2. Observes, records, analyzes and presents data based upon principles derived from nursing as well as from the behavioral and physical sciences in so far as these are relevant to psychiatric nursing practice
3. Analyzes and interprets behavioral and physical patterns of behavior
4. Uses knowledge gained from the individual and other appropriate sources to develop a comprehensive understanding of the individual's experience
5. Discusses and validates observations with the individual and other appropriate persons
6. Makes inferences from collected data to formulate psychiatric nursing interventions

* Individual(s) refers to patient, client, consumer, resident or any person entering
the health care system at any point for the purpose of receiving services

Involves the individual, family and appropriate others in the assessment, planning, implementation and evaluation of the individual's nursing care program.
Since the problem-solving process is a learning experience, the individual should be encouraged to participate as actively as possible in his program. The ability to participate in such a process will vary from person to person and even within the same person. The family unit is one of the most influential groups in society. Therefore, the most effective and individualized program may be developed when the family and other relevant persons are included.
Assessment Factors:
1. Assesses the individual's and family's capabilities for program participation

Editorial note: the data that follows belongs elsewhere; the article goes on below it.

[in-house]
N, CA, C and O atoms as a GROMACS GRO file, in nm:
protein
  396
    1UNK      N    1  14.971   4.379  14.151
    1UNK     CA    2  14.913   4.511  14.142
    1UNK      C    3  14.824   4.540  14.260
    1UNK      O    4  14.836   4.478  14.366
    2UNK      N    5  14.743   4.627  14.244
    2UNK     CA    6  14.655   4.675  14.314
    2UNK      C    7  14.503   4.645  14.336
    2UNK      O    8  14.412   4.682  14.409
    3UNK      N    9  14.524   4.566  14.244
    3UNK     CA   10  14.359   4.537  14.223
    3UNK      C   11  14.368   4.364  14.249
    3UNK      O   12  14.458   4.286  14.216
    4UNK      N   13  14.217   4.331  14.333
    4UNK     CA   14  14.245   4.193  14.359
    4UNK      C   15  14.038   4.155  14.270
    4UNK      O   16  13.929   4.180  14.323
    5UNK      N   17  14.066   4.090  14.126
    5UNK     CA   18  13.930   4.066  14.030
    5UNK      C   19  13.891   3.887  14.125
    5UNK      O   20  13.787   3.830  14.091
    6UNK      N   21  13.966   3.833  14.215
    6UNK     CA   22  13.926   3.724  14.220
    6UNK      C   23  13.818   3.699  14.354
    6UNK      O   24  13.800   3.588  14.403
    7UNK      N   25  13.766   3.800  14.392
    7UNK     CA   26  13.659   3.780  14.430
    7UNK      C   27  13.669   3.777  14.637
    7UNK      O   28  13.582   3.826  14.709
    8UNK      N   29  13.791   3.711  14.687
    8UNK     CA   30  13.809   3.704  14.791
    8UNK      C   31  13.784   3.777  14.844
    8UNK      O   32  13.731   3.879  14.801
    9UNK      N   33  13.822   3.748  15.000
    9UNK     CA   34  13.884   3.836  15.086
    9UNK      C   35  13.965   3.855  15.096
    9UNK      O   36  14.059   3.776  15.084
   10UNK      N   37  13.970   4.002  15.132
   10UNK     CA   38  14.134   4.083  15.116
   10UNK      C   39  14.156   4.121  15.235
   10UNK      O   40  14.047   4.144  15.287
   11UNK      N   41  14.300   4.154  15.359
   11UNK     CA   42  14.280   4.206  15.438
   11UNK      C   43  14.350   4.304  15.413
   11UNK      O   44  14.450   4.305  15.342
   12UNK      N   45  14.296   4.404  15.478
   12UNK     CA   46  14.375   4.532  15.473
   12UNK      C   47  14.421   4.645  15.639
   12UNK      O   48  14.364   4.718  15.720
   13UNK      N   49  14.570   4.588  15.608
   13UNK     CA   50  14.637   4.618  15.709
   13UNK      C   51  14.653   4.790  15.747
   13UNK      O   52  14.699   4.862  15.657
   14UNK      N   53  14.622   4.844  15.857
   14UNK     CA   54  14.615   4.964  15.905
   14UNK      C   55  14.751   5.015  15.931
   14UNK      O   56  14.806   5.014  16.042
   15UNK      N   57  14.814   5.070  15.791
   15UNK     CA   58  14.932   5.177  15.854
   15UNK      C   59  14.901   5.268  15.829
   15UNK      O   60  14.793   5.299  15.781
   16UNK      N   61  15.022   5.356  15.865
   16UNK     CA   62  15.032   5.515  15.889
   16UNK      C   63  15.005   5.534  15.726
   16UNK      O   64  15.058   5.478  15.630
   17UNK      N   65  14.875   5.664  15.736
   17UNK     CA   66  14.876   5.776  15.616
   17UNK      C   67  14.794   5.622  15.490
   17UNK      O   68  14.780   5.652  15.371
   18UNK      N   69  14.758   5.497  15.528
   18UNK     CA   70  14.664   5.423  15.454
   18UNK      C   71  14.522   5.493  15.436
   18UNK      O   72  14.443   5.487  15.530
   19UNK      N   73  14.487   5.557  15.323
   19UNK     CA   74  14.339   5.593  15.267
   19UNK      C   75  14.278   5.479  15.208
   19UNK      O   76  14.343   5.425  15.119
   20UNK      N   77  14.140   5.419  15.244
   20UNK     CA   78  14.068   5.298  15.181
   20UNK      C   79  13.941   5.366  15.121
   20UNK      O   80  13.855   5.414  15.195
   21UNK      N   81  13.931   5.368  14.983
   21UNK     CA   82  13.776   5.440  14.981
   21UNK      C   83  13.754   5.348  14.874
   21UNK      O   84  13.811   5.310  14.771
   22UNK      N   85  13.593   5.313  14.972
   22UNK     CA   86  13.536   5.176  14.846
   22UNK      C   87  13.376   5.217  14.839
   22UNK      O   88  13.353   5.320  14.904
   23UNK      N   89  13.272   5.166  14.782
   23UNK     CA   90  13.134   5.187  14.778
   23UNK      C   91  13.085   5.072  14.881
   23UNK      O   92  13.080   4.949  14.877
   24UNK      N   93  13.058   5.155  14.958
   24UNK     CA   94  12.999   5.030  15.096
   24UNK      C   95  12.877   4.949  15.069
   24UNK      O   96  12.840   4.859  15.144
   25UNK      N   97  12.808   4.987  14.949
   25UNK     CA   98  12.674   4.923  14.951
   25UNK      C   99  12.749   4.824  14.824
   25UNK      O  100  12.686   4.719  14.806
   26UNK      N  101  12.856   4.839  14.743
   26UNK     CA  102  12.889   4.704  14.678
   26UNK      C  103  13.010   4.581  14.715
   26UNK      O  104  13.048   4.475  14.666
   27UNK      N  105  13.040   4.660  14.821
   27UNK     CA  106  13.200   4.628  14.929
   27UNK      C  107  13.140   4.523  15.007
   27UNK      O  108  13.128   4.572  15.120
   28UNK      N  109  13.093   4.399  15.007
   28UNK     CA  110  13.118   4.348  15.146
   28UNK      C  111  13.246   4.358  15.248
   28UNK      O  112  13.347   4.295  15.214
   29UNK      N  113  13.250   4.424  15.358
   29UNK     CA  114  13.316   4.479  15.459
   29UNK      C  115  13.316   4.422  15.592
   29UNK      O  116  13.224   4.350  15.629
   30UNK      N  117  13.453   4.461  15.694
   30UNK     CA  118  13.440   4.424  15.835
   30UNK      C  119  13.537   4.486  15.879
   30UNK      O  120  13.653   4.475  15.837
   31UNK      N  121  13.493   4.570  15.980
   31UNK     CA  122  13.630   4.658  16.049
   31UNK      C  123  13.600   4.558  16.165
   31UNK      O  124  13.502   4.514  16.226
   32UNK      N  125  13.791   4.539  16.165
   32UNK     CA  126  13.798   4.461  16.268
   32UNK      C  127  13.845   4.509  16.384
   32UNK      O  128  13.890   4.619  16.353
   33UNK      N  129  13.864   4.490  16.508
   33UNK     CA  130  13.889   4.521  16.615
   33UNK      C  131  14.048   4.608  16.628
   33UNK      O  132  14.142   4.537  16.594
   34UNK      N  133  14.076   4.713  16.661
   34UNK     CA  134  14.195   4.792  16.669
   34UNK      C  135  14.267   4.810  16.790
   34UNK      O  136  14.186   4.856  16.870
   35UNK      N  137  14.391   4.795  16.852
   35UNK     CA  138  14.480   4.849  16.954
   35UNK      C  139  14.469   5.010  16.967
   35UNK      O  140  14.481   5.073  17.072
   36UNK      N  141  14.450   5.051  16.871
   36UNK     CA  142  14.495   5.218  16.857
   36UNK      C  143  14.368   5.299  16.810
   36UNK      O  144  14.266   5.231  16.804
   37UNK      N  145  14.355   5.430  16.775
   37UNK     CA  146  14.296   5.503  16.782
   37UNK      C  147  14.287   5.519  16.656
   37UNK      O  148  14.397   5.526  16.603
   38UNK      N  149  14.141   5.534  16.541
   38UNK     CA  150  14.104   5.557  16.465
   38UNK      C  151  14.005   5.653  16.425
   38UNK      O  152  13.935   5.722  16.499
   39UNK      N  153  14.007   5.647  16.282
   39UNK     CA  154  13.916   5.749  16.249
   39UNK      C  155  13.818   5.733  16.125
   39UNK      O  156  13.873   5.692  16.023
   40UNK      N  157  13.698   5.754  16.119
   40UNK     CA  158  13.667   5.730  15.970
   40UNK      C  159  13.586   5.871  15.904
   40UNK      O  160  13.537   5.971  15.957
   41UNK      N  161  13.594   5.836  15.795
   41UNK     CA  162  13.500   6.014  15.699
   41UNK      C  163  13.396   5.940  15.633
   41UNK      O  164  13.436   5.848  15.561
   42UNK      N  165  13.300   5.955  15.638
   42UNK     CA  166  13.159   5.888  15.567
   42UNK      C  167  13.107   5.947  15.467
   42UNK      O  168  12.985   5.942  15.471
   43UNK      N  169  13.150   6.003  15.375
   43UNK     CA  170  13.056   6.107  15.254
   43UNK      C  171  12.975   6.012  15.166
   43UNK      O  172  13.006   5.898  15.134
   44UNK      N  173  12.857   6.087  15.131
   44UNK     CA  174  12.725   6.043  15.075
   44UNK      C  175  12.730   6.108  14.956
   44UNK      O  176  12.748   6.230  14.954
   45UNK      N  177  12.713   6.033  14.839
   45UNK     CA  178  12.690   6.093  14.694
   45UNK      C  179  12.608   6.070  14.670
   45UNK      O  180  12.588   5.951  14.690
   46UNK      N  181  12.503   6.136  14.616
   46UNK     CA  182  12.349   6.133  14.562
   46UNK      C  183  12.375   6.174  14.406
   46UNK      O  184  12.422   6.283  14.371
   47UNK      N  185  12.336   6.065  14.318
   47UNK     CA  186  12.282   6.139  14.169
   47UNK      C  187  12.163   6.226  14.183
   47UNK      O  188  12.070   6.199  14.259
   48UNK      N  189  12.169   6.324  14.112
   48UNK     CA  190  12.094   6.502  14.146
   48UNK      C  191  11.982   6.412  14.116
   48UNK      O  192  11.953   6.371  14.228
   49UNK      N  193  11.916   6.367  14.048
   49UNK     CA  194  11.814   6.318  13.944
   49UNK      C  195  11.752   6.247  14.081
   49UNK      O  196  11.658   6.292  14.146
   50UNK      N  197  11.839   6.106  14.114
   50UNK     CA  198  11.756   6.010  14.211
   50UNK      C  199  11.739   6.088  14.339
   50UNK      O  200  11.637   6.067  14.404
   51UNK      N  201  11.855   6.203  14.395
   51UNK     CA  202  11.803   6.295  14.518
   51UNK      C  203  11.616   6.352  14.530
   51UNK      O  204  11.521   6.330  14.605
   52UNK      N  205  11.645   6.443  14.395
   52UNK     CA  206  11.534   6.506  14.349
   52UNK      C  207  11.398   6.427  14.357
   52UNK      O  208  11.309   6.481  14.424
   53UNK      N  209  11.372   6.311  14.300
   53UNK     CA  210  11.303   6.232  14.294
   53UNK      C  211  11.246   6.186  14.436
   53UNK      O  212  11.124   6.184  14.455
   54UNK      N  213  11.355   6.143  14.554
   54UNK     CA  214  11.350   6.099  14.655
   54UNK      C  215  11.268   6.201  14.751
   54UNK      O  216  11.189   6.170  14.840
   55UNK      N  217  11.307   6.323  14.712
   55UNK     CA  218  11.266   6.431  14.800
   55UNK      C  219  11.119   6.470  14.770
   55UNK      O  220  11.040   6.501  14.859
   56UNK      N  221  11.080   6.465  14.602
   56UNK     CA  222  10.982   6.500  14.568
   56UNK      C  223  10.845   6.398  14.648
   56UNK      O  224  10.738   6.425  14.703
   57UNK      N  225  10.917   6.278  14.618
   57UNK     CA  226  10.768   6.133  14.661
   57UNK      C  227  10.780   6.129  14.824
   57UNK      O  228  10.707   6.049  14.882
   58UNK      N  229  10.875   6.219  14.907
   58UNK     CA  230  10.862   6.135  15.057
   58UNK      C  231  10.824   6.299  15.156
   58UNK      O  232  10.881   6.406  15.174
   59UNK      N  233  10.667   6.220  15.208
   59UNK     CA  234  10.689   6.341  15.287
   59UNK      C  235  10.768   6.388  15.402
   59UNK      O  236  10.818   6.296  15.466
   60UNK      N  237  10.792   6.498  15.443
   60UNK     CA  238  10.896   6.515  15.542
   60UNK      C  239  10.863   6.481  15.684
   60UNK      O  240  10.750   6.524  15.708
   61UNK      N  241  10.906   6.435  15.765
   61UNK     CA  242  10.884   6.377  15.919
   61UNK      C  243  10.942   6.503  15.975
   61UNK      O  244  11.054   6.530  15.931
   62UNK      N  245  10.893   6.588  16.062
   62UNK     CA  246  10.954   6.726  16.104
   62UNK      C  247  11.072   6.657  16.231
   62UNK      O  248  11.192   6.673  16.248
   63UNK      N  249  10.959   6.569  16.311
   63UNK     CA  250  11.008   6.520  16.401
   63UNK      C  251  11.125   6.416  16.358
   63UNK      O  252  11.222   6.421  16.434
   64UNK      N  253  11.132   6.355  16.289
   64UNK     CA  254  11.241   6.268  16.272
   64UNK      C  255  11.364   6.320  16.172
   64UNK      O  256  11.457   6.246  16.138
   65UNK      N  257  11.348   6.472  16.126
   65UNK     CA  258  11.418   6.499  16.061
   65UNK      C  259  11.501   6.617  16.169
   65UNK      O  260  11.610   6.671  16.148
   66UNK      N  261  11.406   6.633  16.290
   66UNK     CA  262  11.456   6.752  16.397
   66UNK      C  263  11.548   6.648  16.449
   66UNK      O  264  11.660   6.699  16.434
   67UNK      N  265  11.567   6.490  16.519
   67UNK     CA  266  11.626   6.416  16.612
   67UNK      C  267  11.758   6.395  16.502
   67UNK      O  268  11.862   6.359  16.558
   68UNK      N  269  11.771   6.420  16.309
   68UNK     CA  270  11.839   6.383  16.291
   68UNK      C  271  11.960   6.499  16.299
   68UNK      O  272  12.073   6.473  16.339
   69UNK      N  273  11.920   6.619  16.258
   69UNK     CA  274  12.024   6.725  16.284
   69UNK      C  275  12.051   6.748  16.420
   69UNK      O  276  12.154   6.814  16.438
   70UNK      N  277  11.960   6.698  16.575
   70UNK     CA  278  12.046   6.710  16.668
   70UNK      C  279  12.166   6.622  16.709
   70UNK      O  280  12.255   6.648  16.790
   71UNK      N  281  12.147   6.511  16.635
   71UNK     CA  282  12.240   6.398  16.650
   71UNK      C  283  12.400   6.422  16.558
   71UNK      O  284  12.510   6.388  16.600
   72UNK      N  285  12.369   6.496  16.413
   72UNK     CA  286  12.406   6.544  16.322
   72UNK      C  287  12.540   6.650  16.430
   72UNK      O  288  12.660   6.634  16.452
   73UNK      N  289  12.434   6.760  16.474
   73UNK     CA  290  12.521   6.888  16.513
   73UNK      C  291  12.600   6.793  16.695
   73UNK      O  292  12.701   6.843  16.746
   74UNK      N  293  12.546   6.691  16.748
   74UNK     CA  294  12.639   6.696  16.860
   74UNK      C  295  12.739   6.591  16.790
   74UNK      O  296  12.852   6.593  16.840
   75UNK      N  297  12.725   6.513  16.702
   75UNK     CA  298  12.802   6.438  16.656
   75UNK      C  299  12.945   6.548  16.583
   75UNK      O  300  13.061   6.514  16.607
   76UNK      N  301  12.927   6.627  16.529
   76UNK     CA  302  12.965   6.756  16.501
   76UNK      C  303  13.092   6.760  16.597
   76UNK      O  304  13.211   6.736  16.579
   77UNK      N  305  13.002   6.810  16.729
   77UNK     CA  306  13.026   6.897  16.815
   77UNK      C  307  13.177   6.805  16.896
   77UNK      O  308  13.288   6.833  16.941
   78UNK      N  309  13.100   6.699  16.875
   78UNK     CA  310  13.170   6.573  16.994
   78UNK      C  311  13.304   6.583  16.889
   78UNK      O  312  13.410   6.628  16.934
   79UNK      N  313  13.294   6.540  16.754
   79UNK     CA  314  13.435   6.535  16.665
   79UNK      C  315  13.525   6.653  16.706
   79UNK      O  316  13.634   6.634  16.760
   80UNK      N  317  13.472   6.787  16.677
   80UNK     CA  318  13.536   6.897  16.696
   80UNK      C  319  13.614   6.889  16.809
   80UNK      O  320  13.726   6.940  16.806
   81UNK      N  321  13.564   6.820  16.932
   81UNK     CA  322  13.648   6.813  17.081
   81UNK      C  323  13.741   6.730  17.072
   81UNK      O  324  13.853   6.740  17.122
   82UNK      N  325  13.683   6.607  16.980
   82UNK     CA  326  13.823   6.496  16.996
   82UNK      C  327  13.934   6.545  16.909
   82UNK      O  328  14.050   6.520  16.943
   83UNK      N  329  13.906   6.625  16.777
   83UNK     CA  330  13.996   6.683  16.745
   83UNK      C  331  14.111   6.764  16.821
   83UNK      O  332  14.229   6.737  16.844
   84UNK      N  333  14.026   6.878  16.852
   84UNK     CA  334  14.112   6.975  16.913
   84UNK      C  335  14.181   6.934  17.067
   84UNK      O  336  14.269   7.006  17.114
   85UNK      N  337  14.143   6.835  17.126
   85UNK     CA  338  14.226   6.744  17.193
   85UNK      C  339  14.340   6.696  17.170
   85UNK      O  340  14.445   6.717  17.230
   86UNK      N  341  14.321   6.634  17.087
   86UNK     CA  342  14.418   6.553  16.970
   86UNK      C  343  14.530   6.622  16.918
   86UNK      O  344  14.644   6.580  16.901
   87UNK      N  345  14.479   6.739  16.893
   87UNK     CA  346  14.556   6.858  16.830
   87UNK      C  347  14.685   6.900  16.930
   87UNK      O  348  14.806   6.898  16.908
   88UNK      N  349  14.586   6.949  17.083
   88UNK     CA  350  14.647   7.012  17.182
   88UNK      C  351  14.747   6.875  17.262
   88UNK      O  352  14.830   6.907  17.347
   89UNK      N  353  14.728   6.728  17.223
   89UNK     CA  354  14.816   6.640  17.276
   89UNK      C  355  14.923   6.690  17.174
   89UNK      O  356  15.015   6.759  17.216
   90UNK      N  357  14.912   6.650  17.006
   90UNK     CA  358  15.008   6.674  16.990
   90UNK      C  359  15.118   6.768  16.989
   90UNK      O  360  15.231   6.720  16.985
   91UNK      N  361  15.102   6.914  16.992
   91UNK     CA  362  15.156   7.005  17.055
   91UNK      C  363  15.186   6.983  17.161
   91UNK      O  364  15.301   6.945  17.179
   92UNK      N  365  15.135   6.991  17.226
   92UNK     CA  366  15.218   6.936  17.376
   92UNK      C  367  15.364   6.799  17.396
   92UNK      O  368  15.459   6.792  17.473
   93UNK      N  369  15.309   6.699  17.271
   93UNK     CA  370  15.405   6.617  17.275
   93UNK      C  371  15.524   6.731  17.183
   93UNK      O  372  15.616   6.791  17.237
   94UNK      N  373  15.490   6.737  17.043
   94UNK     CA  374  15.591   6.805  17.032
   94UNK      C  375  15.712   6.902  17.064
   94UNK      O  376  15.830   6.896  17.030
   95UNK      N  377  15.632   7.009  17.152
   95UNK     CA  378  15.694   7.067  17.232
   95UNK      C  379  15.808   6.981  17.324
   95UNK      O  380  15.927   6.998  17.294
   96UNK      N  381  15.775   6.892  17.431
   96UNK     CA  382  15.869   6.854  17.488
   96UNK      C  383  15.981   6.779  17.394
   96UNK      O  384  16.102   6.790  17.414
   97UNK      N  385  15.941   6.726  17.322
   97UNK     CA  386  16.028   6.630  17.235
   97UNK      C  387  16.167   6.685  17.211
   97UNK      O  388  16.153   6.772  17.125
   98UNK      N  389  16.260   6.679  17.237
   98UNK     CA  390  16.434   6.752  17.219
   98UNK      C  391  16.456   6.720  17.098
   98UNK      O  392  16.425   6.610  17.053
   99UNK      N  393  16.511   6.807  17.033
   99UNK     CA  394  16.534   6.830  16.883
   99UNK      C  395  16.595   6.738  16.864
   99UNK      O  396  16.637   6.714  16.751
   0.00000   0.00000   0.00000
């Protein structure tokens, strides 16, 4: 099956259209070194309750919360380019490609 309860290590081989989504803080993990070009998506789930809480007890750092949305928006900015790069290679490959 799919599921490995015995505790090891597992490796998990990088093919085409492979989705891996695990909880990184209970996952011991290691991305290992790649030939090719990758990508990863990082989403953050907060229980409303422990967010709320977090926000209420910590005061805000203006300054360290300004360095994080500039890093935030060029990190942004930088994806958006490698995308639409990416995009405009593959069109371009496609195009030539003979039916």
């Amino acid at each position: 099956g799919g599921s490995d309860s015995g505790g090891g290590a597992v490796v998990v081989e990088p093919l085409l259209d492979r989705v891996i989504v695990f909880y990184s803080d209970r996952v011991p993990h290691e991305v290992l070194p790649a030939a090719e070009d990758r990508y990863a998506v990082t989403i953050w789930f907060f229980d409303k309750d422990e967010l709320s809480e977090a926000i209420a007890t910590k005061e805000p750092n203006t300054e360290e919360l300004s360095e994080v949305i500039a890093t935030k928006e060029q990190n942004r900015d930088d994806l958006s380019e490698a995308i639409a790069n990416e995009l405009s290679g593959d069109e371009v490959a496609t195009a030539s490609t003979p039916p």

2. Respects the individual's right to participate in decisions affecting his care
3. Identifies priority of needs in collaboration with the individual and other relevant persons
4. Provides the individual, and his family, with information about the individual's health problem
5. Discusses with the individual alternatives which may be selected by the individual to deal with his health problem
6. Determines with the individual the goals and method of achieving, evaluating and revising them
7. Discusses with the individual his progress in attaining stated goals

Uses problem-solving in developing a psychiatric nursing care plan
Problem-solving is a systematic, step-by-step approach to the resolution of an identified problem. Based on pertinent theories of human behavior the psychiatric nursing care plan is systematized by the problem-solving method, individualized by the characteristics and capacities of the individual and his environment, and used to maximize program effectiveness.
Assessment Factors:
1. Discusses the psychiatric nursing care plan with other professional and non-professional persons giving care
2. Incorporates observations and reports of others in developing and modifying the psychiatric nursing care plan
3. Initiates the psychiatric nursing care plan using established data base
4. Involves the individual and when appropriate, family and other relevant persons, in developing the psychiatric nursing care plan
5. Uses the psychiatric nursing care plan to guide nursing intervention
6. Records and assesses the effects of the psychiatric nursing care plan
7. Modifies the psychiatric nursing care plan as indicated

Promotes the realization of optimal health in individuals through health teaching
Health teaching is an essential part of a psychiatric nurse's role. Every interaction can be utilized as a teaching-learning situation. Formal and informal teaching methods can be used in working with individuals. Emphasis is on understanding mental health problems as well as on developing ways of coping with them, thus promoting optimum health.